Cod: A Biography of the Fish that Changed the World - Mark Kurlansky (1999)
Part III. The Last Hunters
Chapter 13. Bracing for the Spanish Armada
CONFINED AS THE LIMITS OF FIELD LANE ARE, IT HAS ITS
BARBER, ITS COFFEE-SHOP, ITS BEER-SHOP, AND ITS
—Charles Dickens, Oliver Twist, 1837-1838
In a Britain that has seen many of its most treasured traditions under siege, an issue debated with increasing frequency is the survival of true fish-and-chips. “We can foresee a time when we won’t get any chunky pieces,” said Maureen Whitehead, who with her husband owns the popular Polsloe Bridge fish-and-chips shop in Exeter, in the green hill country of east Devon. Like all people who know fresh cod, she understood the importance of thickness. “If they don’t let the small grow, that will be it,” she added.
To most, though not all, of the British working class, fish means cod. In Yorkshire, though, it means haddock, and Harry Ramsden’s, a fish-and-chips chain founded in Guiseley, Leeds, in 1928, built a reputation for more than sixty years with fried haddock. But in the 1990s, when Ramsden’s expanded into the south of England, it was forced to switch to cod. Nothing else is acceptable in the south of England, except in London.
In Dickens’s description of a thieves’ den in back-street London, he includes the basic components of a working-class commercial district. The London fried fish trade began with the industrial revolution in the 1830s. Jewish merchants in the East End and Soho fried fish and distributed it from warehouses decades before “chipped” potatoes were added. The fish was, and still is, whatever was getting a good price at Billingsgate market—cod, haddock, plaice, hake, or even skate or dogfish. In recent years, dogfish has increasingly turned up in chip shops, but only in London will shop owners admit to’this. In most of England, the disappearance of cod, and large cods at that, is a threat to a way of life.
Newlyn is a dark, brick, tumble-down-to-the-docks Cornish fishing port, a few miles from Land’s End on the most seaward tip of England. There David Jewell, another fish-and-chip shop owner, said that he cannot always offer the real fish. Fish-and-chips, the common man’s dish, must sell for a reasonably low price, and the high price of cod sometimes forces him to settle for pollock or whiting. Also, this most British of foods is often not British anymore. Fishy Moore’s, one of the oldest chip shops in England, founded in Coventry in 1891, has given up on English cod. Coventry, in the Midlands, is as far inland as any place in England can be. Yet, for eighty years, the Moore family would go by train every morning to Skegness, on the other side of England, and buy freshly landed North Sea cod. In 1968, the family sold the shop. The current owner, Shaun Britton, who learned the business from his father, said, “It is almost impossible to get good British cod. What we see on docks has been on a boat for three days.” Fishy Moore’s buys frozen cod from Iceland, Norway, or occasionally the Faroe Islands.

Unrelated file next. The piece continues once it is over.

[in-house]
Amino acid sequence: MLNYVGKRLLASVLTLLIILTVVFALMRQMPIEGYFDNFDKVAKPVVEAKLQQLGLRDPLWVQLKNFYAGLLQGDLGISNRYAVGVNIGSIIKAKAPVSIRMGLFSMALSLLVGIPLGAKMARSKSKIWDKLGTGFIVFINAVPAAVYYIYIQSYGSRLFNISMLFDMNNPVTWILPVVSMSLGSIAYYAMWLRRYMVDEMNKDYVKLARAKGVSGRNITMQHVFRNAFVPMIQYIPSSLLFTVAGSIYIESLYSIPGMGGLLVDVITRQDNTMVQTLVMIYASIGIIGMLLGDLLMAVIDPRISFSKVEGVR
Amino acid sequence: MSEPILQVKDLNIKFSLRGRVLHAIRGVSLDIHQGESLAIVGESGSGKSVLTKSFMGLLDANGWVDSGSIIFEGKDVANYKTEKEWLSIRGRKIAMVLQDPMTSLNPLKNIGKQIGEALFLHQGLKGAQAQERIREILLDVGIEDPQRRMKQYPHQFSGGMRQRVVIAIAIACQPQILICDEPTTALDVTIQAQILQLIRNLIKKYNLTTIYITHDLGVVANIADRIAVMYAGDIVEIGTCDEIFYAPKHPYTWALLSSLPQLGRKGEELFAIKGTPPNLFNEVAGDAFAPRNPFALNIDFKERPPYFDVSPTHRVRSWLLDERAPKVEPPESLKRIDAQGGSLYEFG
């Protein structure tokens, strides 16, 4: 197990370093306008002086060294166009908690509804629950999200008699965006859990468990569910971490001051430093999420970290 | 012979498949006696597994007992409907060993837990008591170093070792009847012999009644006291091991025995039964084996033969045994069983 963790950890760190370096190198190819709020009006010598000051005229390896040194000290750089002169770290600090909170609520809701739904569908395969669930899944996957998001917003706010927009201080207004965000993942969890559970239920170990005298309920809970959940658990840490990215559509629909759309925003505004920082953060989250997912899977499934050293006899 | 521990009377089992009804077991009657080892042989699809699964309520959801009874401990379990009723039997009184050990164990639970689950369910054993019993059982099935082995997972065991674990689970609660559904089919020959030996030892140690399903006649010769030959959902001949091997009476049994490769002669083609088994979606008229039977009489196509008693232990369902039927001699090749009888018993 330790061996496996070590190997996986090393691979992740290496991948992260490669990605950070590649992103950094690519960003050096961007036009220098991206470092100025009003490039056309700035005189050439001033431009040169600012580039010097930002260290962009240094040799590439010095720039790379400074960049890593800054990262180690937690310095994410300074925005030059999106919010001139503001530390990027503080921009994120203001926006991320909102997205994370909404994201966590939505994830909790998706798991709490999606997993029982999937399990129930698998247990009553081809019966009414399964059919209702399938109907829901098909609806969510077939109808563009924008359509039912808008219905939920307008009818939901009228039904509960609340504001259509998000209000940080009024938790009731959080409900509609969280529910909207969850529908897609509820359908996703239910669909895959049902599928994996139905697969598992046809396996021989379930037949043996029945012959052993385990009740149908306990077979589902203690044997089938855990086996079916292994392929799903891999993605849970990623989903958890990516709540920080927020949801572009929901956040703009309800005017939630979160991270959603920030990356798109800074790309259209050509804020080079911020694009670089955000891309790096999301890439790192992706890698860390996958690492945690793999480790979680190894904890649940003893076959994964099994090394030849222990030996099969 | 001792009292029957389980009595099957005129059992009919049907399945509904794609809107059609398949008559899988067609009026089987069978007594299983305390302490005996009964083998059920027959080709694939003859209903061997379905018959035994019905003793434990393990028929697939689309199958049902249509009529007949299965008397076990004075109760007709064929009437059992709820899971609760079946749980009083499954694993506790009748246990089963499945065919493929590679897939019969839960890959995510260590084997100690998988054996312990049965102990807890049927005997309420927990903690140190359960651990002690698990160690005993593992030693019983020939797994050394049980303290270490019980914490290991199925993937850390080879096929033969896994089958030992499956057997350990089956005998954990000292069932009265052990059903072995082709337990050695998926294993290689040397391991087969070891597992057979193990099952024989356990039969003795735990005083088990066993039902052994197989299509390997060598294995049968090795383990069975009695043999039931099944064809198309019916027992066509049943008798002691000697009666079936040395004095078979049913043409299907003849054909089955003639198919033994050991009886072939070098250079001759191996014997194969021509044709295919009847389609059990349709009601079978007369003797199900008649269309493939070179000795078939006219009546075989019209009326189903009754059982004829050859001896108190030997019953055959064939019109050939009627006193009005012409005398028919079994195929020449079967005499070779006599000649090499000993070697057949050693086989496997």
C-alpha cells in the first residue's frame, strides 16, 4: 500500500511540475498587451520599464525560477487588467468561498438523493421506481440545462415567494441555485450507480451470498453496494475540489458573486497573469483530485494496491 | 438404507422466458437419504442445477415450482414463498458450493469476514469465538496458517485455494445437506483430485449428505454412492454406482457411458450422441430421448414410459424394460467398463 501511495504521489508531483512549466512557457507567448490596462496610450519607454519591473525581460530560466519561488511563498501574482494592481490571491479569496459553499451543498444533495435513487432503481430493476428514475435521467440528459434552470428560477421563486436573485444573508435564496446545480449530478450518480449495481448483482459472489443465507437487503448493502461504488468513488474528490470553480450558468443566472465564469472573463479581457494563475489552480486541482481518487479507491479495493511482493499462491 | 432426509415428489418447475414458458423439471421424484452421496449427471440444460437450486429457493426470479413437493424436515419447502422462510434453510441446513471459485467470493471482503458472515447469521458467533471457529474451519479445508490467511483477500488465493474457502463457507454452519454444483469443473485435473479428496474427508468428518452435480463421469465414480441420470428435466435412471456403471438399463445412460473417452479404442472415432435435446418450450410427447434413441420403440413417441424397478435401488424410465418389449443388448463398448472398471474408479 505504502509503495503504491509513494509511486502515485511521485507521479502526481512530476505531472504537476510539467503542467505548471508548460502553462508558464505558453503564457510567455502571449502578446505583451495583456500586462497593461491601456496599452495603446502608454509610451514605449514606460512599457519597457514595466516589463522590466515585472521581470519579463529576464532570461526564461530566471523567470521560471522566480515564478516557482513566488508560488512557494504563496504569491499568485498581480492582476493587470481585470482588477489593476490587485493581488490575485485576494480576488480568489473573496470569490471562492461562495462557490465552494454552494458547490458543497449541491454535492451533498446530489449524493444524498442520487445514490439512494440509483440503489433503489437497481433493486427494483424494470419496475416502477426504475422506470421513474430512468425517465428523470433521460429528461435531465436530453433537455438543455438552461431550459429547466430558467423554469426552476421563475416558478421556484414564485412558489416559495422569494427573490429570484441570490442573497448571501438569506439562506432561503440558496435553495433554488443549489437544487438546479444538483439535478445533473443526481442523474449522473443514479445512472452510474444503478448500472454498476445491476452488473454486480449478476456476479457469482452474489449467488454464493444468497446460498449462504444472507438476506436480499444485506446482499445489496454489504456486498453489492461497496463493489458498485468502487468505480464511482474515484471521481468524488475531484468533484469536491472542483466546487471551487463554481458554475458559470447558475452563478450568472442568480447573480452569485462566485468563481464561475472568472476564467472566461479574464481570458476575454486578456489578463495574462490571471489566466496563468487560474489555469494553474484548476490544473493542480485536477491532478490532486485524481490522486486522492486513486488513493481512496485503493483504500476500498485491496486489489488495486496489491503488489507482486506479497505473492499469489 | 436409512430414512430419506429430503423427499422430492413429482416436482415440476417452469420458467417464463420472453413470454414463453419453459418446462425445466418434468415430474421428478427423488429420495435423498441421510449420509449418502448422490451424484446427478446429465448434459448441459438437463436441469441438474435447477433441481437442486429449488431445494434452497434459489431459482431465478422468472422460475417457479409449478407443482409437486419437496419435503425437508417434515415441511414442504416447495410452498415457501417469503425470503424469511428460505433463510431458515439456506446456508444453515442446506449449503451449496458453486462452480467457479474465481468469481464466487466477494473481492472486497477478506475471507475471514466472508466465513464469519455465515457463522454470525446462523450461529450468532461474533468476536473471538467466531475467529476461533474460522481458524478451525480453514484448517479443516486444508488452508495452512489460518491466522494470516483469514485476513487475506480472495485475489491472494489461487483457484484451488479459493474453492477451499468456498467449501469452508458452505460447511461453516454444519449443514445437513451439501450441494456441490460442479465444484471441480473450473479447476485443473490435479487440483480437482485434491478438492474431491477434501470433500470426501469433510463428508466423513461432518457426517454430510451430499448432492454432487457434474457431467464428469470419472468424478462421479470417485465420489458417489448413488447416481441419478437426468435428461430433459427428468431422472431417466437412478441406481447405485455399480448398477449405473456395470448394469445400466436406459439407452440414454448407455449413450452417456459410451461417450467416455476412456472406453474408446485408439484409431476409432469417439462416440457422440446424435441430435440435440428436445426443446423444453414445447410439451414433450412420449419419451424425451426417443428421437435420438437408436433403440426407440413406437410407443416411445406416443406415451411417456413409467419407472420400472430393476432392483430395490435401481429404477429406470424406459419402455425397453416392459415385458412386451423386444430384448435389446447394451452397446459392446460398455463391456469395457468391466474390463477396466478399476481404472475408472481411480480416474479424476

If there is anything as basic and universal to the British working class as fried fish, it is xenophobia. So the proposition that foreigners may be depriving British workers of their cod is politically potent. To the British fishermen, and to many British people, that is exactly what the European Community, which is now the European Union, has done. This argument, of course, denies the long British history of overfishing and the fact that the dread Spanish supertrawlers, which are now so universally denounced, were a British invention. And the rights of fishermen to have free access to the sea, a principle the British fought for with such high-minded rhetoric in Icelandic waters, was somehow forgotten each time Brussels suggested a European partner should have rights in British waters.
According to the British government, 70 percent of the species in British waters are being overfished. In the North Sea, the catch dropped from 287,000 metric tons in 1981 to 86,000 in 1991. Like Canada’s northern stock, British cod are now reaching maturity at a much younger age than the normal three to five years, and large cod are increasingly rare.
In the 1990s, with North Sea fisheries in crisis, the action shifted to the Irish box. Soon the International Council for Exploration of the Seas (ICES), which for years had been warning about the dwindling stocks in the North Sea, began reporting a similar situation in the Irish Sea.